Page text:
brooks bulletinThe Brooks Bulletin, first published in 1910, was not the first newspaper to be published in Alberta. The now defunct Edmonton Bulletin, first published in 1880, holds this distinction. Nor is it the longest running newspaper in Alberta. This distinction is held by the MacLeod Gazette, Alberta’s second locally produced newspaper, first published in 1882 by two former NWMP officers. The distinction held by the Brooks Bulletin is that, but for its first year and a half of existence when it was published by the Brooks Board of Trade and edited by Bert Coultis and the years between 1929 and 1935, when it was owned by R. B. Williamson, the newspaper has been published by three generations of the Nesbitt family up to the present day, an extraordinary feat when most weeklies in Alberta are published by a few large media chains. Leonard Nesbitt was a pioneer in the Alberta weekly newspaper industry. He and his partner, James Sharp, had been reporters for the Calgary Herald.

Before the Nesbitt and Sharp arrived in the Brooks area to set up shop, Calvin Goss arrived intent on setting up another newspaper. By then, Coultis was relieved to relinquish his publishing duties at the Bulletin in favour of the Banner. He could return to his principal job which was to operate the Bowman-Sine Lumber Company.

Goss’s four-page Banner was handset on a manually operated press and powered by a foot pedal that had to be continuously in motion. A run of 2,000 letterhead required the same muscular power as running five miles. It has a circulation of 250 and the advertising rate was 25 cents per column inch.

In the Spring of 1912, Leonard Nesbitt bought the Brooks Banner from Goss for $500 and renamed the paper back to the Brooks Bulletin.

Back then, the four page paper took four days to write, edit and publish and two days to print. Business was good. Homesteaders, mow moving into the area in droves, often lost their horses, which provided business for the print at the rate of $2 for 100 small handbills that described the lost horse. Rents were comparatively cheap. The 16 by 24 foot building that housed the printing plant cost $10 a month.

The editor and one printer managed to publish the Bulletin with the help of a printer’s apprentice. The staff at the Bulletin remained fairly constant until after World War II. Labour saving machines such as the Linotype, which set type in blocks of hot lead, and semi-automatic presses reduced production time.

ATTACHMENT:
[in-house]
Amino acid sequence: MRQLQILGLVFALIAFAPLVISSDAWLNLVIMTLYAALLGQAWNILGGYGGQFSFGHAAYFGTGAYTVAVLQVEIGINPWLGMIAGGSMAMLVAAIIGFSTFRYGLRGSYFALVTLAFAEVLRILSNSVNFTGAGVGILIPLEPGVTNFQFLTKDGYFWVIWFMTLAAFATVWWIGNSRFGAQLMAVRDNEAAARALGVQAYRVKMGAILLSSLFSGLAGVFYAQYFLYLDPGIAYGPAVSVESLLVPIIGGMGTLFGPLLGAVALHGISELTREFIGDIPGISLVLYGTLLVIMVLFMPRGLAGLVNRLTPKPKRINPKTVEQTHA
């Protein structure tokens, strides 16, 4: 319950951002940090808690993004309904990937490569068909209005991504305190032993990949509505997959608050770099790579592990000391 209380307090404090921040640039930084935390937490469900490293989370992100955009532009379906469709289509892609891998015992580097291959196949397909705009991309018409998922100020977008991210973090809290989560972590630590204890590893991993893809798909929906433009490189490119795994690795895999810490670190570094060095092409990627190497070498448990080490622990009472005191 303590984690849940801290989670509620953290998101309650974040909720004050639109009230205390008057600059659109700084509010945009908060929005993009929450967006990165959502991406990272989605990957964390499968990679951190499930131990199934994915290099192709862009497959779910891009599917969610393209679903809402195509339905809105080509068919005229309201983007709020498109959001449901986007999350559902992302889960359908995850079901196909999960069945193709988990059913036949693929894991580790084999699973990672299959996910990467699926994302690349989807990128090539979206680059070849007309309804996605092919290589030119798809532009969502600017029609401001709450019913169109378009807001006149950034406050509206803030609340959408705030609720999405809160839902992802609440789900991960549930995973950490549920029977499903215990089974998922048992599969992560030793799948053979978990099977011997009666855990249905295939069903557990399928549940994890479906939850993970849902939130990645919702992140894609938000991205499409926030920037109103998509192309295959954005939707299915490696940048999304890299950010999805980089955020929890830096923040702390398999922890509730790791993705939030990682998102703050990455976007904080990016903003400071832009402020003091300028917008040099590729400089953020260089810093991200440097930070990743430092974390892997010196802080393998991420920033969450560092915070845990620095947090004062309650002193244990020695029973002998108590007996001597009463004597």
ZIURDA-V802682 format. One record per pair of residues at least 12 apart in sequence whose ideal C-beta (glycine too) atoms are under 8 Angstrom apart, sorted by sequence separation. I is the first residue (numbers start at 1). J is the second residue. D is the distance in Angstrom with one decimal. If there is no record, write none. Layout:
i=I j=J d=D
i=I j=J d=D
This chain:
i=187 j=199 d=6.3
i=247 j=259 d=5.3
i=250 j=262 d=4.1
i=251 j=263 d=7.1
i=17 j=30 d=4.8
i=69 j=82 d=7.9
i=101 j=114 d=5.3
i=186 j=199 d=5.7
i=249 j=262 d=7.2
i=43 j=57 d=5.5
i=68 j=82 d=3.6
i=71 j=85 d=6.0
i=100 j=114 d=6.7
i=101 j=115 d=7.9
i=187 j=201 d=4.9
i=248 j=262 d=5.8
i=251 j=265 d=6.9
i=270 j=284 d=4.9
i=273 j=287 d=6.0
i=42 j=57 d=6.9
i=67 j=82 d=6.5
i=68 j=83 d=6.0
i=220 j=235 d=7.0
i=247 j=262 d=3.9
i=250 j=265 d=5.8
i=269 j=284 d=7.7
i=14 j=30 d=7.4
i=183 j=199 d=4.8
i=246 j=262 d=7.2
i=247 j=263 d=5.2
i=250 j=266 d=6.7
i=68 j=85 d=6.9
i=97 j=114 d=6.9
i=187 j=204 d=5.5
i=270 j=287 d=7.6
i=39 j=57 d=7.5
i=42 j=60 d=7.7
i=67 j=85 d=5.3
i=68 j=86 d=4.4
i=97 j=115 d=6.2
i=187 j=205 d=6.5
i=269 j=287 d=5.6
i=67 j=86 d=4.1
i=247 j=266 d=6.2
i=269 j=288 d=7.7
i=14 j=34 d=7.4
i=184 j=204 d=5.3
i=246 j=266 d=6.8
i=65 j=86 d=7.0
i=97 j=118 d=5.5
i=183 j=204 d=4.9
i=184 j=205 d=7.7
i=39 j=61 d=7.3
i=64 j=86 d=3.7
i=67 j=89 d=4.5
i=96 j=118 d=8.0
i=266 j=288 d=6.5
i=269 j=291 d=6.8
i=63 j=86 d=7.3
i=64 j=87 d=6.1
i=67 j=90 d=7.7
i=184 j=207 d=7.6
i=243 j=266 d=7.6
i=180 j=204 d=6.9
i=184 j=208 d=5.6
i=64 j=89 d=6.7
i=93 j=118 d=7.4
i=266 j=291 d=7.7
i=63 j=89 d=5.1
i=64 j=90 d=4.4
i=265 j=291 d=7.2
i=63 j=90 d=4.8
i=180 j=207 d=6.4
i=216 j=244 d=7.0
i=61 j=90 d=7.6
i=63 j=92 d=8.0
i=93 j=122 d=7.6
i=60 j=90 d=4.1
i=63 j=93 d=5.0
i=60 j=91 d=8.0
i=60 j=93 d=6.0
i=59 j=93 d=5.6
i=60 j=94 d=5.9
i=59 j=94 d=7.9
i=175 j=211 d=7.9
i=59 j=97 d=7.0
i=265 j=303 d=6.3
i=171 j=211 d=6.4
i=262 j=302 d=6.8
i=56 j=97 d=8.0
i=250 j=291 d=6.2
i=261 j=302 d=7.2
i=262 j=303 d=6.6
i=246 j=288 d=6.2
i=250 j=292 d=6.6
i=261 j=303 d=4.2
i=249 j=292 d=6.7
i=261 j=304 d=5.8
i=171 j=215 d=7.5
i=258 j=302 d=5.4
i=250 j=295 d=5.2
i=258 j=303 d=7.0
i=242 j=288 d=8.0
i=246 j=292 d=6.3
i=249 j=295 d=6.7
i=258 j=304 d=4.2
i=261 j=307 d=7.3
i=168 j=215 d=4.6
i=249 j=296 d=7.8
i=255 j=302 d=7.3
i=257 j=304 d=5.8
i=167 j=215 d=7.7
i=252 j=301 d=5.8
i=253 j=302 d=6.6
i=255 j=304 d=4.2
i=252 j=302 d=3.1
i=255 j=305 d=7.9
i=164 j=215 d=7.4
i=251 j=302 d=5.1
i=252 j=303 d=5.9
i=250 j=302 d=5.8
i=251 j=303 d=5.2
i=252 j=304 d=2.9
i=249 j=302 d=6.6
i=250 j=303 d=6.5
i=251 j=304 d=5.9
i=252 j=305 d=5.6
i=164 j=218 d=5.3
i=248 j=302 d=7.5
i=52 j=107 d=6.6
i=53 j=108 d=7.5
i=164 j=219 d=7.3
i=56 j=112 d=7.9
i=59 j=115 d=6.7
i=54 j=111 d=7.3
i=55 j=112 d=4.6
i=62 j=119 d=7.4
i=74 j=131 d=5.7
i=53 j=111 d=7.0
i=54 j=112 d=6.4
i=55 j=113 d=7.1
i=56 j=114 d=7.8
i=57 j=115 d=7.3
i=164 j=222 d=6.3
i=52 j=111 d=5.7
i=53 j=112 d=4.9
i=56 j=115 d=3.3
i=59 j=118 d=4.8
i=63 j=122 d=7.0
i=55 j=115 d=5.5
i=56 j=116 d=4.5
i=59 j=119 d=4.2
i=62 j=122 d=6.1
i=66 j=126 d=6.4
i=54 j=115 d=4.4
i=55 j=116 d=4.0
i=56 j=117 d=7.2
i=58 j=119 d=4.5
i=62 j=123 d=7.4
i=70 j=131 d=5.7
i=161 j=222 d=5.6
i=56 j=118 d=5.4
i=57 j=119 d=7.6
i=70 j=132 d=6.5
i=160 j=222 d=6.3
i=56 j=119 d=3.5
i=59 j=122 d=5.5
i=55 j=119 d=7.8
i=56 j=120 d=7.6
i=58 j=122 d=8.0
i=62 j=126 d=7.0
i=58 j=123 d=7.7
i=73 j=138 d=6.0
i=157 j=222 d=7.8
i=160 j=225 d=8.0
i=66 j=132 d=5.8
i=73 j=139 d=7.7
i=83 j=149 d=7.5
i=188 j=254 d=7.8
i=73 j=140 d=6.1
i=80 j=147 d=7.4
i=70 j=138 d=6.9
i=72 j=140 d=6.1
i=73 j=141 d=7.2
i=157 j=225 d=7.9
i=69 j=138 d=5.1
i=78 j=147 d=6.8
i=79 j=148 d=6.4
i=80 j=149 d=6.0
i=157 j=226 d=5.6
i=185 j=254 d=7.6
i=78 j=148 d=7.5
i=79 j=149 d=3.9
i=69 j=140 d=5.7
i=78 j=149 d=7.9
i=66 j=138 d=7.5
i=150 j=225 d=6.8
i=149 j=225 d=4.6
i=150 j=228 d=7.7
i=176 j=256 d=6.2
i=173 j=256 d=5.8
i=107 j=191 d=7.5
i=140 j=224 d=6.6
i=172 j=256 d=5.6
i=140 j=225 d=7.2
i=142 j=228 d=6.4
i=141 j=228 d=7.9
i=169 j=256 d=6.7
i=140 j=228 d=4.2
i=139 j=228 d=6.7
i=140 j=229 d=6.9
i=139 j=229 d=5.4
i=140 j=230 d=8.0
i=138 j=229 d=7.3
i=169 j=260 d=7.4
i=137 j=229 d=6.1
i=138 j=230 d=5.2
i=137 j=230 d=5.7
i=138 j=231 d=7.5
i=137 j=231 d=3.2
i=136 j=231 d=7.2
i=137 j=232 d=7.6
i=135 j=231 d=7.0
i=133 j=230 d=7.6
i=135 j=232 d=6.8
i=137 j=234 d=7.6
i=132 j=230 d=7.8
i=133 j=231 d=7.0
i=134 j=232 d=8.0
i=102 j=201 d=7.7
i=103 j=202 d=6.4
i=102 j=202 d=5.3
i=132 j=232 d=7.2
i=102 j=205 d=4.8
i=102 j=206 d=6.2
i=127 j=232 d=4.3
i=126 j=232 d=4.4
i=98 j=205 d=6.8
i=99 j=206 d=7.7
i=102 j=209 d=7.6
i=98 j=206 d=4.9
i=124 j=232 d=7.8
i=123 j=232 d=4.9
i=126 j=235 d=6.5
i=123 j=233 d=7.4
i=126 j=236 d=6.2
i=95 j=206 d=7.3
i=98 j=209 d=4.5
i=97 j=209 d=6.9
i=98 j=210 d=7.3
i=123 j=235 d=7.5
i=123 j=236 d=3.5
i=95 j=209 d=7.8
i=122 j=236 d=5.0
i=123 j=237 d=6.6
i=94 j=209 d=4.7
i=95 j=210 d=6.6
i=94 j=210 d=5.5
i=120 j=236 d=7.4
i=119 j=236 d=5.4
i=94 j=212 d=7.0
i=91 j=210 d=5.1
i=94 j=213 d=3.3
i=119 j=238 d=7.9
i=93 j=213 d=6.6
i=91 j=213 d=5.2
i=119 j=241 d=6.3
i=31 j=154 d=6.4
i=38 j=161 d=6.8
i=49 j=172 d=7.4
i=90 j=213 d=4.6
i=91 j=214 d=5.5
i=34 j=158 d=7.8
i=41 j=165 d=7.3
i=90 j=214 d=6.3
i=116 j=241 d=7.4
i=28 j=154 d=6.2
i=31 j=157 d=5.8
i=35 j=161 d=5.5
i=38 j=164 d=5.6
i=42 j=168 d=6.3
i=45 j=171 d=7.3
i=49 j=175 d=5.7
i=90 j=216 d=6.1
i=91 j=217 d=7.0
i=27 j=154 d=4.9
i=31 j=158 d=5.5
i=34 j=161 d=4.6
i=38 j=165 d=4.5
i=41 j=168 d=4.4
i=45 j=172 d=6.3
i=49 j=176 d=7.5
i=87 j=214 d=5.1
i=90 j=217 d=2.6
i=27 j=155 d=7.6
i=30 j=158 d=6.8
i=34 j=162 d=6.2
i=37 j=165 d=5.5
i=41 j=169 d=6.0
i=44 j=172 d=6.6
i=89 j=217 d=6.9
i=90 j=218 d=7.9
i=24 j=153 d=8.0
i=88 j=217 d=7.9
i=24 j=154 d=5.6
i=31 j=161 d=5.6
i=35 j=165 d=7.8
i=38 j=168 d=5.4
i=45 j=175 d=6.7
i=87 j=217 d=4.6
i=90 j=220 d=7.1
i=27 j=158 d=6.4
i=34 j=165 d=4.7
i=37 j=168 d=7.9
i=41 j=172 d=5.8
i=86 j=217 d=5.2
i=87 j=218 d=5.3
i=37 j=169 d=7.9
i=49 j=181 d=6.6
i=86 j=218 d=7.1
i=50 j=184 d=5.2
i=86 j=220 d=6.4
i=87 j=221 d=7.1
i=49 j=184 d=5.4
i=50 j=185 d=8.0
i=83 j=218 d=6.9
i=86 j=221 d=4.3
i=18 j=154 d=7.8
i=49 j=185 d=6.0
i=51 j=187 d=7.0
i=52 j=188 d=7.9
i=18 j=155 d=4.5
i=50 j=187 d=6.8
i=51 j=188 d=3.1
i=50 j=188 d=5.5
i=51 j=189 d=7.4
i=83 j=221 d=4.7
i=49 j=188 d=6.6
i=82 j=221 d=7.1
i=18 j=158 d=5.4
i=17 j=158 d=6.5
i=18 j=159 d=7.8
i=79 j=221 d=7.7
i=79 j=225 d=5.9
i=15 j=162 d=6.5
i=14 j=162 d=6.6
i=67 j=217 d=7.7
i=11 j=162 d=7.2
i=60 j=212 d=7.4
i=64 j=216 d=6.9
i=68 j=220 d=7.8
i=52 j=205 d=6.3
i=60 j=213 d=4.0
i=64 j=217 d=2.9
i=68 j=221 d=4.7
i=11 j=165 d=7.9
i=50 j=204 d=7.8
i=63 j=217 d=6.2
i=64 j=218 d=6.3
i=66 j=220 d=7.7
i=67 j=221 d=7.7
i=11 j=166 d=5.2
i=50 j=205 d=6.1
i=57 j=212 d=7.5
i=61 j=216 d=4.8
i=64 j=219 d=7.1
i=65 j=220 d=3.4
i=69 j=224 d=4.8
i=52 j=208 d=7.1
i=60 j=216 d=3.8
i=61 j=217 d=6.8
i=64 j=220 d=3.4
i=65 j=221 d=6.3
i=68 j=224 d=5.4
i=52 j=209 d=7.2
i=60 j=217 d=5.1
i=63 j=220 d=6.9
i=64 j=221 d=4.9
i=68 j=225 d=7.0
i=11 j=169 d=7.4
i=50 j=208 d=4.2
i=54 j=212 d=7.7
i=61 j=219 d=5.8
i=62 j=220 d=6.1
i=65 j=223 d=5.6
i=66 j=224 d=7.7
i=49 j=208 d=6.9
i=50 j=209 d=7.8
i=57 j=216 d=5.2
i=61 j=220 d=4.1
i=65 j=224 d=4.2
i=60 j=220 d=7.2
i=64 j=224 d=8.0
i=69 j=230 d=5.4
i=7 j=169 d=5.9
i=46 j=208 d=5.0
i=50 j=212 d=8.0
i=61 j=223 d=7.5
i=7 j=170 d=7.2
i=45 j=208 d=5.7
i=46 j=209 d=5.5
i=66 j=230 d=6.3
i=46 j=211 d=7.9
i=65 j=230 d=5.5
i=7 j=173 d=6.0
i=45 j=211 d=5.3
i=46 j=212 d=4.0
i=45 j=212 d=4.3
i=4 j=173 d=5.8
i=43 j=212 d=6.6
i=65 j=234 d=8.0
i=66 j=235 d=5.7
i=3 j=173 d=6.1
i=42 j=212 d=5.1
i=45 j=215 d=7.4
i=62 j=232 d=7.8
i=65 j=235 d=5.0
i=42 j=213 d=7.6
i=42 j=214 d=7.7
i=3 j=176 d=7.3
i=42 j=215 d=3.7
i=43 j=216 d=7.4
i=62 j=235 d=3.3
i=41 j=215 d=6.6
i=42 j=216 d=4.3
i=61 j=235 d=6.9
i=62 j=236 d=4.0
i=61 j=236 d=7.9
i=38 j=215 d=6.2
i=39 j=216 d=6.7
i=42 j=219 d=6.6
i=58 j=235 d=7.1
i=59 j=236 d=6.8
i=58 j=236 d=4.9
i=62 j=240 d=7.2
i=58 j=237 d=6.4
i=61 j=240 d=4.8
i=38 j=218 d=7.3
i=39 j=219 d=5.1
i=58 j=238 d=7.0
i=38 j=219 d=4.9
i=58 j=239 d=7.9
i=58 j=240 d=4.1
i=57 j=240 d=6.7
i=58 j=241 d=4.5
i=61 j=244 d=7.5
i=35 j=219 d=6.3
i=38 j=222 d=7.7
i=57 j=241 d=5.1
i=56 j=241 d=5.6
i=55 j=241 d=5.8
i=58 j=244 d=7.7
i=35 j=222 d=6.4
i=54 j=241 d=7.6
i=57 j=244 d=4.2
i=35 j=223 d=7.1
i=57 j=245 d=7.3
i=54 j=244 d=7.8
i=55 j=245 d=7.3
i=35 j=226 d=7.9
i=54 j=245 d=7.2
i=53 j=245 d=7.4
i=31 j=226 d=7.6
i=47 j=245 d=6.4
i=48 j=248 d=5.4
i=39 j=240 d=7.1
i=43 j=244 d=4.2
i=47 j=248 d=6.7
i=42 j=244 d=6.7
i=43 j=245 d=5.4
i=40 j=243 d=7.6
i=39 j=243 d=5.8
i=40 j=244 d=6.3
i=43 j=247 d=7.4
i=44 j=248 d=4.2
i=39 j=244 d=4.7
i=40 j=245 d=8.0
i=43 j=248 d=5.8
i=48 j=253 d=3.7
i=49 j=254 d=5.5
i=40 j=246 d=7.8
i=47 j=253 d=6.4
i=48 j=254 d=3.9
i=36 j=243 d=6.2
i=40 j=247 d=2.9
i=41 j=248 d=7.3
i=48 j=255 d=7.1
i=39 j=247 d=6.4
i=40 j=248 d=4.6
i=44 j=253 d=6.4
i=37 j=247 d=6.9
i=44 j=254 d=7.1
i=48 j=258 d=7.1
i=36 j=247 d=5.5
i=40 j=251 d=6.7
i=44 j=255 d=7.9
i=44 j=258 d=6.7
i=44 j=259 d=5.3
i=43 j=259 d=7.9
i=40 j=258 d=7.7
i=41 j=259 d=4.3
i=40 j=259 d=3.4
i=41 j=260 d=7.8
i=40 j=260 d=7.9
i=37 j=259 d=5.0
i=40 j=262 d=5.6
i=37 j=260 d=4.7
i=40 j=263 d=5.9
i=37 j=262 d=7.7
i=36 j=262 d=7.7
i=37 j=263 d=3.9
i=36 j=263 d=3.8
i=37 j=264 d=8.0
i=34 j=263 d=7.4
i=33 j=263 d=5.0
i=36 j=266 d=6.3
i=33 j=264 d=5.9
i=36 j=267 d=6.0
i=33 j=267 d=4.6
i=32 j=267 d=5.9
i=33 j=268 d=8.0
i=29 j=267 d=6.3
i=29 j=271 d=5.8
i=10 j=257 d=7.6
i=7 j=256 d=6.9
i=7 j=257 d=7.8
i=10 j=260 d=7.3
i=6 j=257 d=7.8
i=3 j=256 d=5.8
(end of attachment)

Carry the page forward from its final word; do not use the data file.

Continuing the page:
After living in Brooks for eight years, Leonard Nesbitt sold the Bulletin to his brother Howard and moved to Bassano to publish the Bassano Mail for the following six years. In 1926, Leonard Nesbitt joined the Alberta Wheat Pool as its first public relations and advertising official until retiring 29 years later.

In the meantime, his brother Howard Nesbitt published the Brooks Bulletin until 1929 when he sold it to R. B. Williamson. The years of depression came and were very difficult on small businessmen and Williamson sold the paper back to Howard Nesbitt and Clive, Nesbitt’s eldest son, became the editor.


Leonard Nesbitt’s brother Howard and sons Clive and Lee, edited and published the Bulletin until 1954 when Leonard’s youngest son, Jim, became the publisher. In 1976, Jim’s two sons joined the family business. Jon became the General Manager and Jamie Nesbitt, the publisher and editor, positions they still hold. In 1982, Jim Nesbitt semi-retired but continued to write editorials and a column until he passed away in November 2005.


from left: Jon, Jim and Jamie Nesbitt in pressroom 2004


Over the years, the Nesbitts have invested heavily in computers, digital camera and press upgrades to grow the business and to compete with the Brooks and Country Chronicle, a free weekly newspaper that began publishing on Sundays in 1995.

Prior to the arrival of the Chronicle, the Bulletin was printed in black and white with occasional spot colour. After its arrival, the Bulletin began publishing in colour and, in 2004, launched a second paper, The Weekend Regional. The Weekend Regional is a free weekly newspaper distributed on Fridays with a circulation of just under 12,000, about the same circulation as the Chronicle.

The Bulletin now occupies a modern 10,000 square foot building in downtown Brooks with 12 full time and 14 part time employees. Along with a news-gathering staff of three, there are 21 country correspondents and several contributing columnists through syndication services.

The paper is published every Tuesday of the year regardless of holidays and enjoys a paid circulation of some 5,000 newspapers delivered through the mail and sold over counters in several locations throughout the district.

Office and production areas are fully computerized with separate systems handling the invoicing, subscription and payroll records and all typesetting for newspaper and commercial printing production.

Today, Leonard Nesbitt’s grandsons Jamie and Jon continue to oversee the day-to-day operations of the paper and plan to continue for the foreseeable future. Reports are they have a standing offer to sell to a media chain, but they want to keep the business in the family for as long as possible. Maybe one of Jim’s nine grandchildren may decide to their heritage alive?

The Brooks Bulletin has been intertwined with the people of Brooks and the lives of the Nesbitt clan for almost a century and there is no end is in sight. The weekly newspaper has prospered and grown with the town and continues to rank high among the best of the community newspaper published in Alberta.

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